Hot sands impact turtle hatchlings
But loggers and other sea turtles face darker, hotter times ahead, wildlife biologists warn, driven by global warming.
Darker sand absorbs more heat from the sun, creating changes in turtle eggs that result in more females. If beach sand is too white, then there is more reflection and cooler sands meaning the number of males increases.
Sand 82 degrees Fahrenheit or warmer tends to render a female. Below that temperature, males become more likely. No one knows exactly why. The theory is that a mix of hormones send chemical cues, triggered by beach sand temperature, that turn certain genes on but switch others off. A sea turtle’s gender is determined about 40 days into its incubation period, which averages about 60 days.
Enter dredges and trucks that put countless cubic yards of sand on Florida’s beaches after every big storm.
Biologists worry that if renourished beach sand is too light or dark, it might bend the turtle gender ratio out of whack, threatening the long-term survival of the species. Too few of either sex could thwart reproduction and genetic diversity. A smaller mating pool for turtles means less resilience and higher risk of birth defects and disease.
A 2008 study by Florida Atlantic University found that up to two males for every five female loggerheads hatch on Florida sands, considered a healthy ratio for the threatened species.
The overnight darkening of sand color on Brevard beach renourishment projects has at times made local residents see red.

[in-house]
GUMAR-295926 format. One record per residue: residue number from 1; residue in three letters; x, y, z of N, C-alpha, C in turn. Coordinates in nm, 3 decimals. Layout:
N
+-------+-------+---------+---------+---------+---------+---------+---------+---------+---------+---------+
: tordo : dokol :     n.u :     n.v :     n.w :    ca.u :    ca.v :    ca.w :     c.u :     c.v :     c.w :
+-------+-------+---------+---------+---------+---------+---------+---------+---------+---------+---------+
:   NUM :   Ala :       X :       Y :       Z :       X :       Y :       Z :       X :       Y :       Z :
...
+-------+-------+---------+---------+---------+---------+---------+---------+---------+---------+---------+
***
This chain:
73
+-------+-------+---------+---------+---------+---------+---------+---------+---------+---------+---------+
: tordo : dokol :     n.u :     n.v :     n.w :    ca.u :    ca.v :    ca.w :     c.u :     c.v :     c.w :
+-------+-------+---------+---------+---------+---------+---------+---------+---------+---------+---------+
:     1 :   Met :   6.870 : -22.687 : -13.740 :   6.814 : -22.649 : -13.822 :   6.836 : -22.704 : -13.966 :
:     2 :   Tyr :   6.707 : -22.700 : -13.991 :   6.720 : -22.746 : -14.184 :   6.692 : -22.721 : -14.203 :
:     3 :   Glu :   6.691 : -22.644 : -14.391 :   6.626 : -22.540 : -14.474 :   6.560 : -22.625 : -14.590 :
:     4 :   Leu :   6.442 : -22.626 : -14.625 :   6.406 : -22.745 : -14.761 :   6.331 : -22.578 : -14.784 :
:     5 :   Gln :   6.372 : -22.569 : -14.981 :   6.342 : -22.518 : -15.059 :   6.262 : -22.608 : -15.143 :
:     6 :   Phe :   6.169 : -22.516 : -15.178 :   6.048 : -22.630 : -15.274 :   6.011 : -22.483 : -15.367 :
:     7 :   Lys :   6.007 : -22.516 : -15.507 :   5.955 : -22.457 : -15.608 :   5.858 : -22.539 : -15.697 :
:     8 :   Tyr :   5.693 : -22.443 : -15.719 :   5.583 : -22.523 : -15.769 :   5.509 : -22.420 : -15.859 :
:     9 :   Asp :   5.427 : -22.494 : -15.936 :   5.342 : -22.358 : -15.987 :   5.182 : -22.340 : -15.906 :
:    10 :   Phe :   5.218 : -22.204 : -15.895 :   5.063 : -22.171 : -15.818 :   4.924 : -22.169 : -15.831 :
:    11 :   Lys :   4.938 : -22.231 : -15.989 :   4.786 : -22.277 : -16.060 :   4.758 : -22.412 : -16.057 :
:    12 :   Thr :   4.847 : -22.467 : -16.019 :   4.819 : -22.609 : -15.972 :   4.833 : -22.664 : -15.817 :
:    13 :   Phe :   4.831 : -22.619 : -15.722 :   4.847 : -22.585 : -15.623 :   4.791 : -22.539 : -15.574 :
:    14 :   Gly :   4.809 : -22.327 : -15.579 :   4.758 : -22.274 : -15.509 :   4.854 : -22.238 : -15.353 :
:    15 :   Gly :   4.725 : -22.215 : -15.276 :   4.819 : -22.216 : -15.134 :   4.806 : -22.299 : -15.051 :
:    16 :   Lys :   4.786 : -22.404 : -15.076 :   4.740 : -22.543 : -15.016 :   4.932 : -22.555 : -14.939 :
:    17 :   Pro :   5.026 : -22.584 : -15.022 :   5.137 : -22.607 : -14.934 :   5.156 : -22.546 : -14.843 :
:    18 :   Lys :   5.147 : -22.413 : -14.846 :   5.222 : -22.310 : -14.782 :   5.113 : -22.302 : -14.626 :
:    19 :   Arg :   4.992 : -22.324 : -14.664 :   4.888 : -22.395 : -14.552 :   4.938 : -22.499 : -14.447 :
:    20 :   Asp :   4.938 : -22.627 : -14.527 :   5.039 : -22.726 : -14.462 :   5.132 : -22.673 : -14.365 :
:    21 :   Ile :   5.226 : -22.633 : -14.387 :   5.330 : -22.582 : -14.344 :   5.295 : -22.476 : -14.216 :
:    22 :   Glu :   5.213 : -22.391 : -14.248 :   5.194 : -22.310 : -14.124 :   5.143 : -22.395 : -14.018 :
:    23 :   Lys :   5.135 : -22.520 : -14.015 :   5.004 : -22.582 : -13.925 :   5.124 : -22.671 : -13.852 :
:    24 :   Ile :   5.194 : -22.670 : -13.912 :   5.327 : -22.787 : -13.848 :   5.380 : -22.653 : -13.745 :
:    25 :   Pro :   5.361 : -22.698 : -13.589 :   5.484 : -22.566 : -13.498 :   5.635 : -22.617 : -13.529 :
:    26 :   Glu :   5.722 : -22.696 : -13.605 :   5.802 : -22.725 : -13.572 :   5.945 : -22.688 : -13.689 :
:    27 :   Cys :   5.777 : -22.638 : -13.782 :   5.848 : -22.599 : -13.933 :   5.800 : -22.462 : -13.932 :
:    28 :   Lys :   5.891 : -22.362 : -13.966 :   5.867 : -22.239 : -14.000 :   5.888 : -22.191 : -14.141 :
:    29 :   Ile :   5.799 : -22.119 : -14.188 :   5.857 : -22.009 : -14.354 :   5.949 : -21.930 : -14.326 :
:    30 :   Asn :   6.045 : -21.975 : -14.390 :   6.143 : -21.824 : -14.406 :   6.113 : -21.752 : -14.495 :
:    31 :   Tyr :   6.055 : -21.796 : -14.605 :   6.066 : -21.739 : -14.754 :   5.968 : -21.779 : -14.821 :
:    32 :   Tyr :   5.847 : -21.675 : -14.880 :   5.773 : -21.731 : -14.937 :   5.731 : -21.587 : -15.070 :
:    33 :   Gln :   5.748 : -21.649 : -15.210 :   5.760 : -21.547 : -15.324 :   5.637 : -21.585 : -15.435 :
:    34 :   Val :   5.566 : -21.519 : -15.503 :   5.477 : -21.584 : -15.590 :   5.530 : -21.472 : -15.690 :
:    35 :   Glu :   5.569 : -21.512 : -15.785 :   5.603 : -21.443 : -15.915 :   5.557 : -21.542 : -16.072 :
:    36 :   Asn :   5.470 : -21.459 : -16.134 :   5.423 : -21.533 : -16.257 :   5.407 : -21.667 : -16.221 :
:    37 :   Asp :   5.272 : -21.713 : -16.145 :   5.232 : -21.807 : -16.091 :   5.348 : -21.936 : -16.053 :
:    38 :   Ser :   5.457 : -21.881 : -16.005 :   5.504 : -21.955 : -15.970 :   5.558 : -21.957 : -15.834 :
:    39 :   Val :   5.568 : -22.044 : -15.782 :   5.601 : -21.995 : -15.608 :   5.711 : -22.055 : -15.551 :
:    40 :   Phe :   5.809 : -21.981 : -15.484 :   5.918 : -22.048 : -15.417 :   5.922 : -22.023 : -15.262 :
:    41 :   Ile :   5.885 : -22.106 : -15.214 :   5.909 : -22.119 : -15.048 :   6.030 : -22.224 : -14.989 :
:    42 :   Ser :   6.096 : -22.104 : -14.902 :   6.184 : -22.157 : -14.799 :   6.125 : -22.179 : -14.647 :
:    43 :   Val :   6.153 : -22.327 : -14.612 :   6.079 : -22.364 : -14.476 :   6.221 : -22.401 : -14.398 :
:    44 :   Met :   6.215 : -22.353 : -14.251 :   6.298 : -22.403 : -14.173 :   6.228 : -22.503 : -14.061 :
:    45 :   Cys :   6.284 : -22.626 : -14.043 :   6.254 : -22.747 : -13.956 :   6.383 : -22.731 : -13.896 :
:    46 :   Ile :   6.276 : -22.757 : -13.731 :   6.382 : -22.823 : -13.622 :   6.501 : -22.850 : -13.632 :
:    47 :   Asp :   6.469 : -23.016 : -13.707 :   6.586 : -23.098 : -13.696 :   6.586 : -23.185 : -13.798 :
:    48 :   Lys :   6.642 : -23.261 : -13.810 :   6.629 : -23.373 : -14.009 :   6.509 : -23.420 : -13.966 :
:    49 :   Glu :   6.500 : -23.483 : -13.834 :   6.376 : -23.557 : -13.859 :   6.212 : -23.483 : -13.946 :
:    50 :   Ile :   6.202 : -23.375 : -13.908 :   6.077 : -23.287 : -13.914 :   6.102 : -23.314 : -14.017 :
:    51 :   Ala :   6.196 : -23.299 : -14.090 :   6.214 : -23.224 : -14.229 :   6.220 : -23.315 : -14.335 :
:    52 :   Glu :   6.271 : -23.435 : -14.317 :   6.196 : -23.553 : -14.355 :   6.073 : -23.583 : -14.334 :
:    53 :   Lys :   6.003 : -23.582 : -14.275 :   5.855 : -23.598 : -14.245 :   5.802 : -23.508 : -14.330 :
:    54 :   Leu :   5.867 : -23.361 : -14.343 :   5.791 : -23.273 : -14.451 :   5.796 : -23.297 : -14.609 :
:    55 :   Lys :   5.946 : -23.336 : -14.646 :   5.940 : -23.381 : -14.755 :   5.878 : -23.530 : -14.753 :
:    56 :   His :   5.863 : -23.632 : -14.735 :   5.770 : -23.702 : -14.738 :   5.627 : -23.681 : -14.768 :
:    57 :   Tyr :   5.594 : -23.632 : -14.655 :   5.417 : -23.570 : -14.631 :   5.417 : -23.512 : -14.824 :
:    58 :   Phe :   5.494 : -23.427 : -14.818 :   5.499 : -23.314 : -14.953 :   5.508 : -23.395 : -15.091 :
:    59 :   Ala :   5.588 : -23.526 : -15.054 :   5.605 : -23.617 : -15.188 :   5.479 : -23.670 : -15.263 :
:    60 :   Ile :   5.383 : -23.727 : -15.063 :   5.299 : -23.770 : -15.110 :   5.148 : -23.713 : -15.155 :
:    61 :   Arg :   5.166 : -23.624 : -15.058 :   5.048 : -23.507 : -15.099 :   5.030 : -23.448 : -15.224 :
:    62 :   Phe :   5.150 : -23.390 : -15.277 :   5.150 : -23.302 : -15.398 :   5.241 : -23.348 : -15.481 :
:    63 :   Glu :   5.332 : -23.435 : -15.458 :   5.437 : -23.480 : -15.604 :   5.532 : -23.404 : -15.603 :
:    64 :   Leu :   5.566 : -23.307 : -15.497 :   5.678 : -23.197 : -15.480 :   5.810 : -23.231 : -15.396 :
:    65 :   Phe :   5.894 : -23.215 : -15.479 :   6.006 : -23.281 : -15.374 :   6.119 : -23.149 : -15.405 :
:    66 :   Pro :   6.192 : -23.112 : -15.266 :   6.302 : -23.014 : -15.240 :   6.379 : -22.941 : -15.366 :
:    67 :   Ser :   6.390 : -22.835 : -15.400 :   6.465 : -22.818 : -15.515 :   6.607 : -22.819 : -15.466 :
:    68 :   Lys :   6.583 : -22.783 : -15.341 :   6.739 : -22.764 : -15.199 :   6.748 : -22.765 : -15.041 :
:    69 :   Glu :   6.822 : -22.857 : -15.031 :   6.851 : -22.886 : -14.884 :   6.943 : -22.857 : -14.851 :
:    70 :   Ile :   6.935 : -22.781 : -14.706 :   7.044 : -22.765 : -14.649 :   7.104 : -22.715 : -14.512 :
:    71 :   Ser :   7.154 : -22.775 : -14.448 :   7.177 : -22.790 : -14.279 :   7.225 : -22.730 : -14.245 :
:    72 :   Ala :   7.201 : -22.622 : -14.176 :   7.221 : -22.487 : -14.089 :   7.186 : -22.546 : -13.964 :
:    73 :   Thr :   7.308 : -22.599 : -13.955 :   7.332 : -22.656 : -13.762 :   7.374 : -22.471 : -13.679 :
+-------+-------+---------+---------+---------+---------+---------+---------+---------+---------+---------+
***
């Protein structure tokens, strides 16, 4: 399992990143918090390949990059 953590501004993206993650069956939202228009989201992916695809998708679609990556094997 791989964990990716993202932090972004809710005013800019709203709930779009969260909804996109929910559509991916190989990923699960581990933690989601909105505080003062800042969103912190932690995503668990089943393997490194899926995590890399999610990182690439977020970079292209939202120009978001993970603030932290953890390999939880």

The new sand pumped to Brevard’s beaches comes from an area about five miles off Cape Canaveral, called Canaveral Shoals.
The county’s contractors test the sand daily to make sure it’s the proper grain size and color and has the appropriate carbonate content. The sand appears darker because it’s been on the ocean floor for years and not lightened by the sun but biologists say sea turtles have evolved and adapted to the range of sand colors here.
Sargassum seaweed: too much of a good thing?
Sea turtles also have to contend with this summer’s thicker-than-usual Sargassum seaweed. The Caribbean Sea delivers the seaweed seasonally to the Gulf Stream and then Central Florida’s beaches.
Oceanographers expect Sargassum seaweed and other macroalgae to thicken on our beaches every year, as a result of more coastal runoff and warmer waters, driven by climate change.
“Sargassum in the surf zone is actually a bit more of a threat to at least the hatchlings when it’s washing ashore,” Mansfield said.
Hatchlings are “hard-wired” to swim offshore to where they remain for at least a few years.
“But, that first push to get offshore is critical,” Mansfield added. “If they encounter obstacles, like piles of Sargassum, that means they have to spend more of that precious energy that should be put towards swimming -- and getting offshore, away from coastal predators.”
It’s especially daunting for hatchlings that are half the size of a deck of cards, Mansfield said.
“So, even a pile of Sargassum that is a foot high would be like us trying to scale a two-to-three-story building. Plus, there is risk of the hatchlings getting stuck,” she said.
But biologists such as Mansfield keep witnessing and documenting a species that’s poised to keep the sun from setting on its kind, especially the mothers.
“For the larger turtles, it’s less of an issue as the nesting females can generally plow through, assuming that it’s not an enormous amount,” she said.
Turn off your beach lights
Beachside homes and businesses must turn off or shade their lights during sea turtle nesting season, which runs from Sea turtle nesting season officially begins March 1 for the Atlantic coast of Florida. Brevard County has a “lights-out” ordinance effective May 1 to Oct. 31 that requires all lights visible from the beach to be either covered, blocked, moved, or turned off from 9 p.m. to 5 a.m. This includes flashlights, cellphones, and red lights. Although sea turtles are less affected by red light, they do still see it.